Author, film historian and educator Donald Bogle has written numerous books on African Americans in cinema, including “Dorothy Dandridge: A Biography,” “Toms, Coons, Mulattos, Mammies and Bucks: An Interpretive History of Blacks in American Film,” and “Bright Boulevards, Bold Dreams: The Story of Black Hollywood.”

On Tuesday, July 23, 5:30 p.m.-7:30 p.m. Bogle comes to South Jazz Kitchen, 600 N. Broad St., to sign copies of his latest book, “Hollywood Black: The Stars, The Films and the Filmmakers.”

The free literary event, sponsored by The Philadelphia Tribune and The Literary, will feature an interview with Bogle by Solomon Jones of WURD 96.1 FM/900 AM. The book will be available for purchase. To attend, RSVP at vlsliterary@gmail.com.

“Hollywood Black: The Stars, The Films and the Filmmakers” is the ninth book by Bogle, who is immersed in the world of cinema. Serving as a lecturer at the University of Pennsylvania, he teaches a seminar titled “African-American Images in Movie and Television,” and is an adjunct professor at New York University, where he instructs a class titled “Film Story Analysis.”

“I’ve written nine books and I’ve edited three,” Bogle said in an exclusive interview with The Philadelphia Tribune, and also explained the inspiration of his latest volume.

“Turner Classic Movies shows old films, uncut, often restored — beautiful prints,” he said, “And in the evenings and on weekends, they have introductions to each film. I’ve been on Turner Classic Movies a number of times, and the first time I did it, some years ago now, I did a series for them called ‘Race in Hollywood,’ and we showed all of these films. I was on with Robert Osborne, who was the main host, and we co-hosted. It ended up being an award-winning series, so I did other things for them, and then they contacted me and asked me was I interested in doing a book for them, and if I was, what would I like to do? Turner Classic Movies has their own line of film books. So I came up with the idea to do this.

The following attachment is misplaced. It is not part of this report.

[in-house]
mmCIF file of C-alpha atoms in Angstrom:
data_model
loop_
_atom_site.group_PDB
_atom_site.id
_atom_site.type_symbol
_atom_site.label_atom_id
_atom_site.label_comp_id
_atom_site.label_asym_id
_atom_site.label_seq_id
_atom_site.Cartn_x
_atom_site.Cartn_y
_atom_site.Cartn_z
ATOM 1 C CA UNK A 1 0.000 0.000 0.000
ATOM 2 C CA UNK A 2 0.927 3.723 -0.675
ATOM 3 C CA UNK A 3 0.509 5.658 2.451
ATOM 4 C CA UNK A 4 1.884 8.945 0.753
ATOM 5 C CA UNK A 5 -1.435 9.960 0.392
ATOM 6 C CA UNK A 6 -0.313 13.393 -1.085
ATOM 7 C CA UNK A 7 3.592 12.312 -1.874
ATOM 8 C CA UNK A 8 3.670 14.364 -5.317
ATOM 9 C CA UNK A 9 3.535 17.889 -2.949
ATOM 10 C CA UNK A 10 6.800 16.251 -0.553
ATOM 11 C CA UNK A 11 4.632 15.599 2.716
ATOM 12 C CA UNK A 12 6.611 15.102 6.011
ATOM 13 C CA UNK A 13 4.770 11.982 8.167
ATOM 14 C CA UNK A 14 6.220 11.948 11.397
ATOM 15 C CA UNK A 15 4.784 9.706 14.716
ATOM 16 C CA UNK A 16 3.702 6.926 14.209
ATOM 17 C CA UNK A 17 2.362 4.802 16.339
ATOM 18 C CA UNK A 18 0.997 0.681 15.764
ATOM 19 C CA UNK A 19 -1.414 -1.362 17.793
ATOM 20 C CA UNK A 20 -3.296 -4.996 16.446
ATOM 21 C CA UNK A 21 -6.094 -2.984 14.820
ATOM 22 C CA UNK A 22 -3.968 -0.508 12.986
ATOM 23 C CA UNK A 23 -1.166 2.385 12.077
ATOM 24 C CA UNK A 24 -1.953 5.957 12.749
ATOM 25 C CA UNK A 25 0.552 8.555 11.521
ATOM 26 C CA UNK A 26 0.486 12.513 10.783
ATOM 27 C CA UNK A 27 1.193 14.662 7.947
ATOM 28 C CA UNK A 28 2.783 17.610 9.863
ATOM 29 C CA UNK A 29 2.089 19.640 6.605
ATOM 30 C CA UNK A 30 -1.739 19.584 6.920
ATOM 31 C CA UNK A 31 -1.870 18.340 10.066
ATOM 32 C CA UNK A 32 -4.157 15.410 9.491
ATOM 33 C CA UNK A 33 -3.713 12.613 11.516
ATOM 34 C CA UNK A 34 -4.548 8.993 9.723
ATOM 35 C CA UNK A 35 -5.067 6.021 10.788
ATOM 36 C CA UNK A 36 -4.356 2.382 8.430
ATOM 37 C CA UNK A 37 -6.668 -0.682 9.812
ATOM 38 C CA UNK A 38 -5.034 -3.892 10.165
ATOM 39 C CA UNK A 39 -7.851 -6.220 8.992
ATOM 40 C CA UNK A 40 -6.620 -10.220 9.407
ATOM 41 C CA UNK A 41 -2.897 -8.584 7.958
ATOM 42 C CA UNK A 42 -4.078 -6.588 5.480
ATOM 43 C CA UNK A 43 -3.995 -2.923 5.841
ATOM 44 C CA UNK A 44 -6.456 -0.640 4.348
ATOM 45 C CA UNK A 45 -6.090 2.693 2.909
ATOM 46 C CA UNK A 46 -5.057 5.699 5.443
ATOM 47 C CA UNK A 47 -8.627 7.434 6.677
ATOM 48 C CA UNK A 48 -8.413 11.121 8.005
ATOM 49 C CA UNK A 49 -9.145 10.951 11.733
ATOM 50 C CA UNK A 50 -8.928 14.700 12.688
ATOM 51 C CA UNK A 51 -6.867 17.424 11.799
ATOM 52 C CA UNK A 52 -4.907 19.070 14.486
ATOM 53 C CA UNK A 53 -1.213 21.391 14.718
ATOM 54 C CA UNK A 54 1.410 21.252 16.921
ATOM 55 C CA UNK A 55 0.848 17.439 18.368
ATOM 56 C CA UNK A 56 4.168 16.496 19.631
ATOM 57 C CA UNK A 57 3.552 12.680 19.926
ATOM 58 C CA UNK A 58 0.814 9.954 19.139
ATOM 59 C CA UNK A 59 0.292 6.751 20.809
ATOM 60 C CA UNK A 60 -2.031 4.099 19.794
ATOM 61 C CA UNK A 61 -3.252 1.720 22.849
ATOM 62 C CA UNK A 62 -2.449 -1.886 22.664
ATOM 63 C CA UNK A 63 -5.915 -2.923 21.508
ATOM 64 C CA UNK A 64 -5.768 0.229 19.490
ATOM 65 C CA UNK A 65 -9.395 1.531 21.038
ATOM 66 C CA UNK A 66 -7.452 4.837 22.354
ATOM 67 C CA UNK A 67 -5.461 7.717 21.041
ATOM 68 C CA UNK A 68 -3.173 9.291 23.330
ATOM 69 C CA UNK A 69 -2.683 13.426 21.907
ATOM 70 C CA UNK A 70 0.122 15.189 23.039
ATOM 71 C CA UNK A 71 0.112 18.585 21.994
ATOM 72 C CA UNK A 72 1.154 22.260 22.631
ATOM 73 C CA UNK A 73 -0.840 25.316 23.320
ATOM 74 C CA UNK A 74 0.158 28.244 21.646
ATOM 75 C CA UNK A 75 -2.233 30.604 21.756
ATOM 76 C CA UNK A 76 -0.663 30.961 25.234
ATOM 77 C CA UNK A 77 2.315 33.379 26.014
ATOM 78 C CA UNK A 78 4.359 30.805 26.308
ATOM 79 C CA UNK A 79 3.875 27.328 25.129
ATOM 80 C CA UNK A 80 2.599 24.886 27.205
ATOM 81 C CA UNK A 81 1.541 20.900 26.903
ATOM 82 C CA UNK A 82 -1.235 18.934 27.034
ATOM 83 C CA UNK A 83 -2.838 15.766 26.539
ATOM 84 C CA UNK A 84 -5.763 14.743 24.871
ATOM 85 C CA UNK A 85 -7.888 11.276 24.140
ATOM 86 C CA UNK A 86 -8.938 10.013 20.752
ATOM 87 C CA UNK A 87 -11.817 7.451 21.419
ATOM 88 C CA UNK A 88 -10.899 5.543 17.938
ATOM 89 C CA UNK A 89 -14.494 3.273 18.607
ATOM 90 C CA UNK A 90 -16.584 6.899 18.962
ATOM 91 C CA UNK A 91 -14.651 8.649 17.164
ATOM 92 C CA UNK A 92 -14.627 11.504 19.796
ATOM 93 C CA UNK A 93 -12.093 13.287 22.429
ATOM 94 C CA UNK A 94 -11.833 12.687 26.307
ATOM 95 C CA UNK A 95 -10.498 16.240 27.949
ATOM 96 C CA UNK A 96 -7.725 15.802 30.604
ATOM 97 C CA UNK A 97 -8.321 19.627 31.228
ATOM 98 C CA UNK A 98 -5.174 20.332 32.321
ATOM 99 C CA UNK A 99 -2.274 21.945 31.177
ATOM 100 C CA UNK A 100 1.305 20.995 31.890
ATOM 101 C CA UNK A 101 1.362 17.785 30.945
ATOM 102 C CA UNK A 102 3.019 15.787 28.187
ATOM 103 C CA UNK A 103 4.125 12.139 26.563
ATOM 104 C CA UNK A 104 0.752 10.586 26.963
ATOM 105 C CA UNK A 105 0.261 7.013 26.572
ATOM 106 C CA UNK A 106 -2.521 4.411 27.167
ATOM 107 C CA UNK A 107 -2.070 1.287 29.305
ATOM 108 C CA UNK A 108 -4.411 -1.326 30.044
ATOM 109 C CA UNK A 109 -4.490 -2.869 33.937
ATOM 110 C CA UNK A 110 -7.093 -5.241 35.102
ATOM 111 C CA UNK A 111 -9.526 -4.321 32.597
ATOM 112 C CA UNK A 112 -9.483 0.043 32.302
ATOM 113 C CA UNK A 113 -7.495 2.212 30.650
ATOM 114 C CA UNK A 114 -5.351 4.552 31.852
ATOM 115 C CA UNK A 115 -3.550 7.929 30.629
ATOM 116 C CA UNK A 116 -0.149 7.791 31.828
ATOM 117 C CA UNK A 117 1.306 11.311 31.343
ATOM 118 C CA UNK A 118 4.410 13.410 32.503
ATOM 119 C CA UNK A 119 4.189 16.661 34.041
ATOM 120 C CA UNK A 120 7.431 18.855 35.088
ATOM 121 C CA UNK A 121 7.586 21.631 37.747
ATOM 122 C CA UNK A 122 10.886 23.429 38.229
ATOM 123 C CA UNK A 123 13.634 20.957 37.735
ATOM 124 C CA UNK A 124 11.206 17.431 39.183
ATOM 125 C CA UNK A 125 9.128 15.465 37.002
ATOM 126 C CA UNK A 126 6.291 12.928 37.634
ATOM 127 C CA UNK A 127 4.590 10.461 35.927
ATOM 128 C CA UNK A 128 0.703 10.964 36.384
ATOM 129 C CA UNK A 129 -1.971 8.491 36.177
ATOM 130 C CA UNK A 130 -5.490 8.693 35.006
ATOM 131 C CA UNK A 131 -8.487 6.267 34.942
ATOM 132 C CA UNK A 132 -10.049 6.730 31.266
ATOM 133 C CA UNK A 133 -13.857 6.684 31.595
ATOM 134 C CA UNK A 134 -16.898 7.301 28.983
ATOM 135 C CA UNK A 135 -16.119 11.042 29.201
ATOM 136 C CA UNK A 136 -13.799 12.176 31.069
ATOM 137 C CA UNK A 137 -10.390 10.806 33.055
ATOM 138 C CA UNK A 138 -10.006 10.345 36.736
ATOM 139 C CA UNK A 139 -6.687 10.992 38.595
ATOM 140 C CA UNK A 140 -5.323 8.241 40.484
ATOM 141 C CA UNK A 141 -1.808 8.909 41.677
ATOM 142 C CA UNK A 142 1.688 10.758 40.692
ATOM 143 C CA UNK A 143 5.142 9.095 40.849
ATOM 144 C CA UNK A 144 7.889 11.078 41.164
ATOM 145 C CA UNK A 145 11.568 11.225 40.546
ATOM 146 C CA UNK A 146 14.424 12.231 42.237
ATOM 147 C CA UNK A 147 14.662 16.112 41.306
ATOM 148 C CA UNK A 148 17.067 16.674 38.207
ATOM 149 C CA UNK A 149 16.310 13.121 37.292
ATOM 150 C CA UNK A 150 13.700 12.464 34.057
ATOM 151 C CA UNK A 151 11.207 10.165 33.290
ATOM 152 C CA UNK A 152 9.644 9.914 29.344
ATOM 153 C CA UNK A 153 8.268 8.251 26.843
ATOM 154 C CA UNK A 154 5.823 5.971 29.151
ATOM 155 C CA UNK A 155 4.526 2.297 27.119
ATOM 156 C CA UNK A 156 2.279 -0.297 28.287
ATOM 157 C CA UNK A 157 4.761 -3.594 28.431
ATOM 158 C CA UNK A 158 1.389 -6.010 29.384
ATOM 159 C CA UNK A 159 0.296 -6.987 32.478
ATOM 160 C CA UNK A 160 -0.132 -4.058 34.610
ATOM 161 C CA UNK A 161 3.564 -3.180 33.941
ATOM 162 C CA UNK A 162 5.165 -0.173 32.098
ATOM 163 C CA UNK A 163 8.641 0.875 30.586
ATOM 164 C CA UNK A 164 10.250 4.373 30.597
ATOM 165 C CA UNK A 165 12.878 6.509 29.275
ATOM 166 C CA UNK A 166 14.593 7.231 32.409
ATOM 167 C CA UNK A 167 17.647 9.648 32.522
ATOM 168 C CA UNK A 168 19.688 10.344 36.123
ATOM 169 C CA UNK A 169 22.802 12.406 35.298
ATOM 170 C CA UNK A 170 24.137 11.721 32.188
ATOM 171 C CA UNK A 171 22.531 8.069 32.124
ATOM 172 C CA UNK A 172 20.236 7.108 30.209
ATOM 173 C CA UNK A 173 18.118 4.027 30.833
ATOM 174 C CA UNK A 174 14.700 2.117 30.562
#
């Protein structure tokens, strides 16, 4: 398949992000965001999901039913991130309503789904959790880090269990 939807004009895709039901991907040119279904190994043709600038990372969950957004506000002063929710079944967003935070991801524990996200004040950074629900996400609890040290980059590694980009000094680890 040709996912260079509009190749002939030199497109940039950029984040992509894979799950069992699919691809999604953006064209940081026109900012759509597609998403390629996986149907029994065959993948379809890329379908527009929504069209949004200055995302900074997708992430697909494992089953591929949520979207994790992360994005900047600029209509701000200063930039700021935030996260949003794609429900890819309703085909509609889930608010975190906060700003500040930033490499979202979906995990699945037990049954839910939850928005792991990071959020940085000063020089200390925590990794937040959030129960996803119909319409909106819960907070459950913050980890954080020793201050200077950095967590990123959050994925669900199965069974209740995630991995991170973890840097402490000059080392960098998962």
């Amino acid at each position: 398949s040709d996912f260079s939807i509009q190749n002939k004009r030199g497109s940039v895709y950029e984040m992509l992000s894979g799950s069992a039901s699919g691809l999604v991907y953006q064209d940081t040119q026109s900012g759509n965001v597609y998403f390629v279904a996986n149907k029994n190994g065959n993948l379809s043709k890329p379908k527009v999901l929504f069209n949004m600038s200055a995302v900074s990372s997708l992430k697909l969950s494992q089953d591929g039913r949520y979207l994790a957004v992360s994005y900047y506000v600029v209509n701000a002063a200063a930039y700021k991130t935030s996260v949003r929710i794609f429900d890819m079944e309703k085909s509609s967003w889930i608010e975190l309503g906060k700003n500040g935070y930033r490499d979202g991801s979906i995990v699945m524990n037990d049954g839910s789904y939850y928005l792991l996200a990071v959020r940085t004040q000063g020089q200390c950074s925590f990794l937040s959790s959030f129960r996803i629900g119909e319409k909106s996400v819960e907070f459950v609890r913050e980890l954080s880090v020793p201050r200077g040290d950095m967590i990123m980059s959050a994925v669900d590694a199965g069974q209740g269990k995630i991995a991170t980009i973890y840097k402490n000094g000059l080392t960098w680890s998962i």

“I have covered this material in other books, but this was going to be a book where I was going to gather these visuals — things that in some cases, haven’t been published, or not published in recent years. That’s what I wanted to do — a very visual book, but with a strong text. You know, it’s something when you see a picture of Hattie McDaniel, or you see a picture of the young Sidney Poitier. So that’s what I wanted to do, to have a book that was visual, but a very important text, and to come up to the present. I said that’s what I wanted, and they said, ‘Let’s go.’”

A treasure trove of fascinating history, captivating anecdotes, and breathtaking photos, a poignant feature of “Hollywood Black” is that the foreword was written by Oscar-nominated writer/director John Singleton (“Boyz n the Hood,” “Baby Boy,” “Rosewood”), who died April 29.

“I knew John Singleton. I didn’t really know him well, but we were sort of friends, and I had interviewed him about three years ago, I guess, for Turner Classic Movies,” Bogle said. “They have a big film festival in Los Angeles every year, and I interviewed him for that. He just praised my work, and said how important it had been to him, and so forth.

“So when this book was really done, they asked me who I might want to do a foreword for it. I actually gave them a list of five people, and John’s name was the second on the list. He’s who I wanted, but I put his name second, and he’s the only person they contacted. They said they wanted him.”

While it took some time for Bogle and Singleton to connect, the respected director, who was inducted onto the Hollywood Walk of Fame in 2003, was quite enthusiastic about contributing to the book.

“He said he would do it, and actually, he’d started to work on it,” Bogle explained. “He was very aware of deadlines, and he told me, “I’ll send you the beginning of what I’m doing, and he sent it right away. Then, it was funny, ‘cause it was just like a director. He said, ‘Read it over, and start editing!’ The great thing about him, among other things, was that he not only liked making movies, but he liked seeing movies, and you can get that in his foreword.”

Bogle, a Philadelphia native, looks forward to returning to his hometown to share his passion for cinema general and Black cinema in particular.

“I want them to know that we have a long history in the movies,” he said in conclusion. “In a way, we’ve been erased from movies, and to set the record straight, that we’ve had filmmakers and actors and actresses working from the early years of Hollywood, right up to the present.”

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